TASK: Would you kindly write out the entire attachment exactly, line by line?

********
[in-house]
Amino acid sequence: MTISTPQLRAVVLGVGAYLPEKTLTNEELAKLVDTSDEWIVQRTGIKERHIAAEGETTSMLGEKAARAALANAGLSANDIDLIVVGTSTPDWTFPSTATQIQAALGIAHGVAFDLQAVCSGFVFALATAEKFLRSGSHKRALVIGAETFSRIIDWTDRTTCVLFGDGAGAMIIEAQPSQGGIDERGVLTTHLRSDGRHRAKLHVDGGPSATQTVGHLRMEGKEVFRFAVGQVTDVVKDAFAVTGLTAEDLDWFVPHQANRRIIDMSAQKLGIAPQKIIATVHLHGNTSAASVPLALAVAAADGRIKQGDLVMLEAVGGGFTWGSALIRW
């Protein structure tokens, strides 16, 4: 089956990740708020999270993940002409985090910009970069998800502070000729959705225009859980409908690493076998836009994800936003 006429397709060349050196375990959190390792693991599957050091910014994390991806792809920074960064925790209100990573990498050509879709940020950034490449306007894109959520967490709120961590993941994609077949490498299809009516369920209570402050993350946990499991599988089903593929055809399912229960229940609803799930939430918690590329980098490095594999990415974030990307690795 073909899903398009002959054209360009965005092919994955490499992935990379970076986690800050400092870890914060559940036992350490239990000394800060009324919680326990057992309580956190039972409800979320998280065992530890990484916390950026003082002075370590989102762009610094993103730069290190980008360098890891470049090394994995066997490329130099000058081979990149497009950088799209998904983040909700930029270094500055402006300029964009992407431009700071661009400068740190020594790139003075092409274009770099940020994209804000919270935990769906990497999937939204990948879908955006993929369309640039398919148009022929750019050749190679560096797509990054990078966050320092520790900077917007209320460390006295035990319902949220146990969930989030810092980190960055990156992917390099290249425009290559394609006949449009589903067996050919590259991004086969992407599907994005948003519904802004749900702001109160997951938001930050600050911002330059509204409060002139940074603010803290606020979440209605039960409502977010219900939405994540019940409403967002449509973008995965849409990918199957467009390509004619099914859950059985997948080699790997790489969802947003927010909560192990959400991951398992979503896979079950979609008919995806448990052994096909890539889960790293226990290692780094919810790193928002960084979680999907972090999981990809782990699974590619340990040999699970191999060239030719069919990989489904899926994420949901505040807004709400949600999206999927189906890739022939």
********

[in-house]
Amino acid sequence: MTISTPQLRAVVLGVGAYLPEKTLTNEELAKLVDTSDEWIVQRTGIKERHIAAEGETTSMLGEKAARAALANAGLSANDIDLIVVGTSTPDWTFPSTATQIQAALGIAHGVAFDLQAVCSGFVFALATAEKFLRSGSHKRALVIGAETFSRIIDWTDRTTCVLFGDGAGAMIIEAQPSQGGIDERGVLTTHLRSDGRHRAKLHVDGGPSATQTVGHLRMEGKEVFRFAVGQVTDVVKDAFAVTGLTAEDLDWFVPHQANRRIIDMSAQKLGIAPQKIIATVHLHGNTSAASVPLALAVAAADGRIKQGDLVMLEAVGGGFTWGSALIRW
């Protein structure tokens, strides 16, 4: 089956990740708020999270993940002409985090910009970069998800502070000729959705225009859980409908690493076998836009994800936003 006429397709060349050196375990959190390792693991599957050091910014994390991806792809920074960064925790209100990573990498050509879709940020950034490449306007894109959520967490709120961590993941994609077949490498299809009516369920209570402050993350946990499991599988089903593929055809399912229960229940609803799930939430918690590329980098490095594999990415974030990307690795 073909899903398009002959054209360009965005092919994955490499992935990379970076986690800050400092870890914060559940036992350490239990000394800060009324919680326990057992309580956190039972409800979320998280065992530890990484916390950026003082002075370590989102762009610094993103730069290190980008360098890891470049090394994995066997490329130099000058081979990149497009950088799209998904983040909700930029270094500055402006300029964009992407431009700071661009400068740190020594790139003075092409274009770099940020994209804000919270935990769906990497999937939204990948879908955006993929369309640039398919148009022929750019050749190679560096797509990054990078966050320092520790900077917007209320460390006295035990319902949220146990969930989030810092980190960055990156992917390099290249425009290559394609006949449009589903067996050919590259991004086969992407599907994005948003519904802004749900702001109160997951938001930050600050911002330059509204409060002139940074603010803290606020979440209605039960409502977010219900939405994540019940409403967002449509973008995965849409990918199957467009390509004619099914859950059985997948080699790997790489969802947003927010909560192990959400991951398992979503896979079950979609008919995806448990052994096909890539889960790293226990290692780094919810790193928002960084979680999907972090999981990809782990699974590619340990040999699970191999060239030719069919990989489904899926994420949901505040807004709400949600999206999927189906890739022939």